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Literature Reviews

The effect of fentanyl on the emergence characteristics after desflurane or sevoflurane anesthesia in children

Cohen I, Finkel J, Hannallah R, et al.  Anesthesia & Analgesia 2002;94:1178-81.

Review:  The goal of this study was to compare the effect of a single intraoperative dose of fentanyl on emergence characteristics in children undergoing adenoidectomy, after receiving desflurane or sevoflurane as the maintenance anesthetic.  In an earlier study, the same group of researchers demonstrated that an intraoperative dose of fentanyl, 2.5mcg/kg was necessary to reduce the incidence of emergence agitation while preserving rapid recovery from general anesthesia with desflurane.  The study incorporated the classic up-down method (i.e., if the previous patient's response was positive, then the next lower dose was given, and if the response was negative, then the next larger dose was administered) to determine the effective fentanyl dose.  The current study consisted of 100 children, aged 2 - 7 years, American Society of Anesthesiologists physical status I or II, undergoing adenoidectomy with or without bilateral myringotomy and insertion of tubes.

Premedication was not administered to the study group.  An inhalation induction consisting of nitrous oxide and oxygen (70%:30%) and sevoflurane was the technique of choice.  Following placement of an intravenous catheter, mivacurium was used to facilitate endotracheal intubation.  Fentanyl 2.5mcg/kg IV was administered.  On account of the high incidence of vomiting noted in the earlier study, each patient in the current study was given ondansetron 0.1mg/kg IV.  Patients were randomly assigned to receive either desflurane 4% - 6% or sevoflurane 1.5% - 2.0% with nitrous oxide 2L/min and oxygen 1L/min, for anesthesia maintenance.  There was no control group.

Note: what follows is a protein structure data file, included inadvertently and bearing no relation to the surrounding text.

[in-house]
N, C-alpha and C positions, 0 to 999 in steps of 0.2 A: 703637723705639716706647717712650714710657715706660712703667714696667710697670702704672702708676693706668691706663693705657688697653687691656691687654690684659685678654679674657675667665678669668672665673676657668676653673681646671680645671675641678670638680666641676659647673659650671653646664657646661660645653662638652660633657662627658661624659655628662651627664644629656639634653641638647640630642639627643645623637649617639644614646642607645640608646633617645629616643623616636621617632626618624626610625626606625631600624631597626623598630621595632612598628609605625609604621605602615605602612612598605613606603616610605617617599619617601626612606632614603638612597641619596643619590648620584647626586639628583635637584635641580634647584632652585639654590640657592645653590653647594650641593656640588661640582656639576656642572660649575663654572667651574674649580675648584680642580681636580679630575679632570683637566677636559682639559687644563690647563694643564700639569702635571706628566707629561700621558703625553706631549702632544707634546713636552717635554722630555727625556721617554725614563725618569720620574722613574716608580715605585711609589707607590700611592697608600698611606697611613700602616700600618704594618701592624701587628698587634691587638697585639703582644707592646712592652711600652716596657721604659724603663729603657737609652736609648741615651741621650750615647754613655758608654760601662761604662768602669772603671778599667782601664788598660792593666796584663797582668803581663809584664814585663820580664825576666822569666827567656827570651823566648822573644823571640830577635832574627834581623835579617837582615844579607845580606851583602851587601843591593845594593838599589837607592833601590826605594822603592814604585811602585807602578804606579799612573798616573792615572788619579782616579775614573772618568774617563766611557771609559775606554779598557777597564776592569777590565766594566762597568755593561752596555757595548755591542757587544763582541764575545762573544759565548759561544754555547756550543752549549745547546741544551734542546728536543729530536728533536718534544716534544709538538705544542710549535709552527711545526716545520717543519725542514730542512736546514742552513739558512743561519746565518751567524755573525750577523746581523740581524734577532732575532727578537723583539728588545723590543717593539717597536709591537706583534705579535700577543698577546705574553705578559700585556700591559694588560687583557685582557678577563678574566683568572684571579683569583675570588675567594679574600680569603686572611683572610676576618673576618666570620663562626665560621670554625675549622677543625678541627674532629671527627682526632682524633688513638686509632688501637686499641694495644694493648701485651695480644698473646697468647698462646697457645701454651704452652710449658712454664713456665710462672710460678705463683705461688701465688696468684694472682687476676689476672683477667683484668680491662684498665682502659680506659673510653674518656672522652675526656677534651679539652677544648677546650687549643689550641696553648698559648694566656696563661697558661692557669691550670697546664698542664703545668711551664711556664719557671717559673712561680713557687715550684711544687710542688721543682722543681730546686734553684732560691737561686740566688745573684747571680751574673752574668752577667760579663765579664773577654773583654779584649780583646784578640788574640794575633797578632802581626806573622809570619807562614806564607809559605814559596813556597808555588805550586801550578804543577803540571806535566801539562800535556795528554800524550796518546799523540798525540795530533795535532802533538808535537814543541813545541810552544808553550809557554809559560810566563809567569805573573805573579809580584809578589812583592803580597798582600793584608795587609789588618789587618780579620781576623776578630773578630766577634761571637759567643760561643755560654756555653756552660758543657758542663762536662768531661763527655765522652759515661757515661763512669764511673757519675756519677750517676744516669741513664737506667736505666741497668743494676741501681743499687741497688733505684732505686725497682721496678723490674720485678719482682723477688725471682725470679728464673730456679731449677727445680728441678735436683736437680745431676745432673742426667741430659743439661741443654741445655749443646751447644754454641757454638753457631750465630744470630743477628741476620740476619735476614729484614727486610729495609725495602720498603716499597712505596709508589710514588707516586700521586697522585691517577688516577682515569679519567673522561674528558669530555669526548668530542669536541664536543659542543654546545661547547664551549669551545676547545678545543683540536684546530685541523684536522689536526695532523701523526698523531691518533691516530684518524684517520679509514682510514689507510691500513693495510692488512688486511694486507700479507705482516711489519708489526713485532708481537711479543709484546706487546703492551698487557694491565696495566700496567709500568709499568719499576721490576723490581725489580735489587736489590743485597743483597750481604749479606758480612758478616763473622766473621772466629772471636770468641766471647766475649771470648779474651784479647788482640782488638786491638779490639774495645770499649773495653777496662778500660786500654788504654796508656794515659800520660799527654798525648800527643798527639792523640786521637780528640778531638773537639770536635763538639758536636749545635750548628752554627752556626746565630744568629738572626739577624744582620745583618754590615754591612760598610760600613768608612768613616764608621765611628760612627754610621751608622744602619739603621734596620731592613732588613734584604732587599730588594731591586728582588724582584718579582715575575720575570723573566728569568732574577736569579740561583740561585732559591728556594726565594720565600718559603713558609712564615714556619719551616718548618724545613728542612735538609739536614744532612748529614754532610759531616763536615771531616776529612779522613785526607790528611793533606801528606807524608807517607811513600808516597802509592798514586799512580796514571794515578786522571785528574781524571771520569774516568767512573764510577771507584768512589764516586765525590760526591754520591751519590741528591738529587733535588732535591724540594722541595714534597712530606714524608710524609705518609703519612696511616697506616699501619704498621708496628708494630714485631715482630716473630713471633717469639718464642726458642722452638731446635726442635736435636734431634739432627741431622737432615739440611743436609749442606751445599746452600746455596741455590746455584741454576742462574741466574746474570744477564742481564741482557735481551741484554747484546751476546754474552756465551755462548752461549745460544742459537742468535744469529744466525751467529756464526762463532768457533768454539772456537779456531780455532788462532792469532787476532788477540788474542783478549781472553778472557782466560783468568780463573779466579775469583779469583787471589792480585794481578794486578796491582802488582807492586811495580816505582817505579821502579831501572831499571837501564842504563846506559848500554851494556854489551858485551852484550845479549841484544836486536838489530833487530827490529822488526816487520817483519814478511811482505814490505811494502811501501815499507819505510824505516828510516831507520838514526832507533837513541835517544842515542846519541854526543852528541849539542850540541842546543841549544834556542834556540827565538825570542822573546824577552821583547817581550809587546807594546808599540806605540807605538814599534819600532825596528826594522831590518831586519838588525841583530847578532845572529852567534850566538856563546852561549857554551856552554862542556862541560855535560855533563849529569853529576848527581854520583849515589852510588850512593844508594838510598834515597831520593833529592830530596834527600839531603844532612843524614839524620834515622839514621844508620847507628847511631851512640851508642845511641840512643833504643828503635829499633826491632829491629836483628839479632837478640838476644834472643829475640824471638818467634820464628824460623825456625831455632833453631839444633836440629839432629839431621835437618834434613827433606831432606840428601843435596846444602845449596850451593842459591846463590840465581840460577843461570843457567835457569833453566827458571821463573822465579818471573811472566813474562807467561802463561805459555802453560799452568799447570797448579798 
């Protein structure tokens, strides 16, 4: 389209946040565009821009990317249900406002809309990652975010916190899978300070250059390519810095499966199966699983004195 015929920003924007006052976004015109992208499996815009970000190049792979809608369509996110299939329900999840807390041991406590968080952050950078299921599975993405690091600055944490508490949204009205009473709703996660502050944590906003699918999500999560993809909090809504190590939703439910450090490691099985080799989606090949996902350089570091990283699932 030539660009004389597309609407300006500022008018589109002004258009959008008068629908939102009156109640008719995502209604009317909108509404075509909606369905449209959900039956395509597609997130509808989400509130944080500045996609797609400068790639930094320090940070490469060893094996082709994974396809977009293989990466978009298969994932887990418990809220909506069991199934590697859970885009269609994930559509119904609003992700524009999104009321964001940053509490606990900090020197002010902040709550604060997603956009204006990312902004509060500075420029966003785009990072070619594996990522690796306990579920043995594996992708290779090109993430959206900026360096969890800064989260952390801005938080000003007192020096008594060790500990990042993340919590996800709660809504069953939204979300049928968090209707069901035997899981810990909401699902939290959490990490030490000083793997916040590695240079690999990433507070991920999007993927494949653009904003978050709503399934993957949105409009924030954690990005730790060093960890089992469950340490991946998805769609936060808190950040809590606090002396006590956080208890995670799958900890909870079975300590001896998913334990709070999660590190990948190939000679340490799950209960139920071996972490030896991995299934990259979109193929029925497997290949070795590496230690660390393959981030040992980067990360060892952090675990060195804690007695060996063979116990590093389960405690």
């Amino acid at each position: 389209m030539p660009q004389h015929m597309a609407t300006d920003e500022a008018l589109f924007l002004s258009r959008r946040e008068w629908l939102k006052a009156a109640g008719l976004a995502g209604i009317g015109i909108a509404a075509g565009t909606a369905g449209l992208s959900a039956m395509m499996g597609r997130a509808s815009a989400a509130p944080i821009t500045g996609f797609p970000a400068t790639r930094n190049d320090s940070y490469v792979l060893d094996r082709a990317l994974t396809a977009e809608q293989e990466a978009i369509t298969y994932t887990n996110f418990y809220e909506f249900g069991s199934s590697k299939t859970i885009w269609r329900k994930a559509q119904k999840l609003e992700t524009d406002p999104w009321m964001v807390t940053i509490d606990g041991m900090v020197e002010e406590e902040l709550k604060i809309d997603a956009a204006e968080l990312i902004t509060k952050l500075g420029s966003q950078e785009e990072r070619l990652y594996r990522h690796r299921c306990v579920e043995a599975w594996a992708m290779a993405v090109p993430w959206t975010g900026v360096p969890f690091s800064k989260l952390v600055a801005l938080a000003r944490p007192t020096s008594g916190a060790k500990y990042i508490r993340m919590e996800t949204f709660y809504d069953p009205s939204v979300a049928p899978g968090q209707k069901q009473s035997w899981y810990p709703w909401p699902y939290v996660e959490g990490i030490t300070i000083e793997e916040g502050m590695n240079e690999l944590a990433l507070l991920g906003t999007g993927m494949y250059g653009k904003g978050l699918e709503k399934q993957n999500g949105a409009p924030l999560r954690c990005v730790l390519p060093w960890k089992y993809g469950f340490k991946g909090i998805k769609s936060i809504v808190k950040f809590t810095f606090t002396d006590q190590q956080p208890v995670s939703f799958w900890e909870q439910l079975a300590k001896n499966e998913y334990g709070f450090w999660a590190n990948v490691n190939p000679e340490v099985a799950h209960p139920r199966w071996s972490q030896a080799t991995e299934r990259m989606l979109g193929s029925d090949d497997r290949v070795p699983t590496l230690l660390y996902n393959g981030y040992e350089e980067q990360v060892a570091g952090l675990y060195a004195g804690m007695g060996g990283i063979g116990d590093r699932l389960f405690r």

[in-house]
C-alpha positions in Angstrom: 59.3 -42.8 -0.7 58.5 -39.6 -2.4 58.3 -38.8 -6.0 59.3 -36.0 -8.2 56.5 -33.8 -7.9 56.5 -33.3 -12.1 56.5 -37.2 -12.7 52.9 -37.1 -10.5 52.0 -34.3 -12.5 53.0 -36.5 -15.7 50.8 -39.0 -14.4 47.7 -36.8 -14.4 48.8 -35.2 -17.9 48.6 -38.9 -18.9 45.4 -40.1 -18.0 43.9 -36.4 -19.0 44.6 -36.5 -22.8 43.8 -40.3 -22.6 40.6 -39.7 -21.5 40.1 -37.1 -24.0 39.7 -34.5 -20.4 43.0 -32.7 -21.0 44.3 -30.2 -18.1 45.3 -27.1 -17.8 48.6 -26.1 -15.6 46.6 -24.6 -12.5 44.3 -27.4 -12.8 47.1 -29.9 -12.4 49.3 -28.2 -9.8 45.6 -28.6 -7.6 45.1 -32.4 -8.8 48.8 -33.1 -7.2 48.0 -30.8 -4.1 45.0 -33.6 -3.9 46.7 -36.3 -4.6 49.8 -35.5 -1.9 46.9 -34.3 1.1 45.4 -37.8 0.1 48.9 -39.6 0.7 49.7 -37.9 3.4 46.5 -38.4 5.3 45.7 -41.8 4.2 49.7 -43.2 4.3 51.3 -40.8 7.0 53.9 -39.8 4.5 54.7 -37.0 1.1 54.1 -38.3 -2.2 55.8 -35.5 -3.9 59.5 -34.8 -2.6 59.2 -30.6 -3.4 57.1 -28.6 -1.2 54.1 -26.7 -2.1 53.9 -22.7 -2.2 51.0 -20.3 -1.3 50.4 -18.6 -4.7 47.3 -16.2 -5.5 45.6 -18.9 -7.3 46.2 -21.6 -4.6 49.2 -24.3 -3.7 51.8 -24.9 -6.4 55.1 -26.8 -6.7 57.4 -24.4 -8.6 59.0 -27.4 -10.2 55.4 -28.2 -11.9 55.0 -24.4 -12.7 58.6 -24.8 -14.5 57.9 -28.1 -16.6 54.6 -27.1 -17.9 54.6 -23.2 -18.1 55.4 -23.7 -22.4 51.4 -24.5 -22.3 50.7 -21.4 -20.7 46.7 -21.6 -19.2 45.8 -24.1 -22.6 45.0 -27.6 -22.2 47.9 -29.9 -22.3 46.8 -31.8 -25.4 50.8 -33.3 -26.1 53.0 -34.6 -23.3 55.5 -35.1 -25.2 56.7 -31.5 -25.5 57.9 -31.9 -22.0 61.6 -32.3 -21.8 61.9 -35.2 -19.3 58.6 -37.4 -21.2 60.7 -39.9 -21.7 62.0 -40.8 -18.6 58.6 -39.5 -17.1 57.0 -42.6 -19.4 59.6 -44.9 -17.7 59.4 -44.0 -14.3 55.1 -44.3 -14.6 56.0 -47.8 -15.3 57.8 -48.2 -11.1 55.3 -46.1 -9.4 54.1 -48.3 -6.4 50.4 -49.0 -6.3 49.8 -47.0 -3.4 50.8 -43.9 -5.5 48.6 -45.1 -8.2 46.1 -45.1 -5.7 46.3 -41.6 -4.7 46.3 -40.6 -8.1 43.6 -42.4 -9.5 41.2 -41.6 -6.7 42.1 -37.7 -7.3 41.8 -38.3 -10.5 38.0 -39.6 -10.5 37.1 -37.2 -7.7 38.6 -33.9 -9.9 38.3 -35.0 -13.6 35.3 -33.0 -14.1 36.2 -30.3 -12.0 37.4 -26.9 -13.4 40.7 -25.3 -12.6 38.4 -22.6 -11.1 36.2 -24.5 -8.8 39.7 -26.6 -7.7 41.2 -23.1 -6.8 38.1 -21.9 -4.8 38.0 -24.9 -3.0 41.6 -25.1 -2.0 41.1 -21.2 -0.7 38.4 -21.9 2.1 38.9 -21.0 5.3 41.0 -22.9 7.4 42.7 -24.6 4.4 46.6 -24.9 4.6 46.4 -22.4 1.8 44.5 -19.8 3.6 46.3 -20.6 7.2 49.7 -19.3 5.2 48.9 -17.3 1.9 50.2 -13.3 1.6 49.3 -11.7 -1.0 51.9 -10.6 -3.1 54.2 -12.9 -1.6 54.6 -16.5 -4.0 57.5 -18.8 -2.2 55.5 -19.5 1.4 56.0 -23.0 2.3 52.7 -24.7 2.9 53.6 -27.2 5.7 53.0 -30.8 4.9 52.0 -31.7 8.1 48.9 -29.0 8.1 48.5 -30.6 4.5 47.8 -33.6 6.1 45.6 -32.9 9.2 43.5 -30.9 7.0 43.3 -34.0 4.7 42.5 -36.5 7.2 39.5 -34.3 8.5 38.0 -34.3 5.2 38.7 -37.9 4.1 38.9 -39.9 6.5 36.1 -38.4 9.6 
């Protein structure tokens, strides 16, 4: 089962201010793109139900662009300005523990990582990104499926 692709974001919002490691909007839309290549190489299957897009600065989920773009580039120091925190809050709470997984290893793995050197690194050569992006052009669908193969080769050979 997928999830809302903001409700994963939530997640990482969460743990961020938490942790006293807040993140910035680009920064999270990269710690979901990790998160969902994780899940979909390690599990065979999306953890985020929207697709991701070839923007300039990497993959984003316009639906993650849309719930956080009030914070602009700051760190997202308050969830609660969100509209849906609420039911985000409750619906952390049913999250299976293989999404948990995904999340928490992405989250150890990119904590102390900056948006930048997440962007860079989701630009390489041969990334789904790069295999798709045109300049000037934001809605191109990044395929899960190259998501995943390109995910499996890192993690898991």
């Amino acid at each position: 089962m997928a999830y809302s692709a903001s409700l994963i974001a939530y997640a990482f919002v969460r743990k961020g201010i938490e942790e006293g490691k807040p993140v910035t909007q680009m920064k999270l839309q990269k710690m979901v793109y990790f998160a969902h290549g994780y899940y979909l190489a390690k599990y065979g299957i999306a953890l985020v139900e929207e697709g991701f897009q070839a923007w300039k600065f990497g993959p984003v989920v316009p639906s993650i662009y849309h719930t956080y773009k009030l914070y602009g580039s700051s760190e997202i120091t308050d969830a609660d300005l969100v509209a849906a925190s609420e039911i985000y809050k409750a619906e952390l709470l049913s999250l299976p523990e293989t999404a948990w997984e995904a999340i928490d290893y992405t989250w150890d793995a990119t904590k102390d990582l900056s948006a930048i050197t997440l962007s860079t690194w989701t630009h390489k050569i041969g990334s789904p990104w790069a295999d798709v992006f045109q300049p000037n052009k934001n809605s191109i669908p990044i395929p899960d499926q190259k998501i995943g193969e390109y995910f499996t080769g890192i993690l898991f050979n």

At the completion of surgery, sevoflurane or desflurane and nitrous oxide were discontinued simultaneously.  An observer blinded to the maintenance  inhalation agent used, assessed several critieria:  time to first cough, facial grimacing, purposeful movement, eyes opening, and extubation.  In addition, discharge times from the PACU to the short-stay recovery unit (SSRU) and from the SSRU to home were recorded.

Following final analysis of the data, this study suggest that there is no significant difference ( P greater than 0.05) between the Desflurane and Sevoflurane groups when comparing the incidence of emergence agitation.  The study points out that 20% of their patients were observed to have emergence agitation.  An additional finding in this study, demonstrates that emergence was approximately three to five minutes faster with the Desflurane group as compared to the Sevoflurane group.  On the contrary, there was no difference between the two groups in terms of the overall time of discharge to home.

Comments:  This study is the first to demonstrate that the effective dose of fentanyl (determined by the same group of researchers in an earlier study) 2.5mcg/kg, similarly decreased the incidence of emergence agitation in children undergoing an adenoidectomy with either desflurane or sevoflurane as the maintenance anesthetic.  Other studies have examined the concurrent use of midazolam or propofol, but were found not to effectively reduce emergence agitation.  The results of this study as with their previous study are worth consideration.  Further studies still have to be done regarding the cause or causes of emergence agitation.

Reviewed by Cheryl K. Gooden, MS #include ./footer_include.iphtml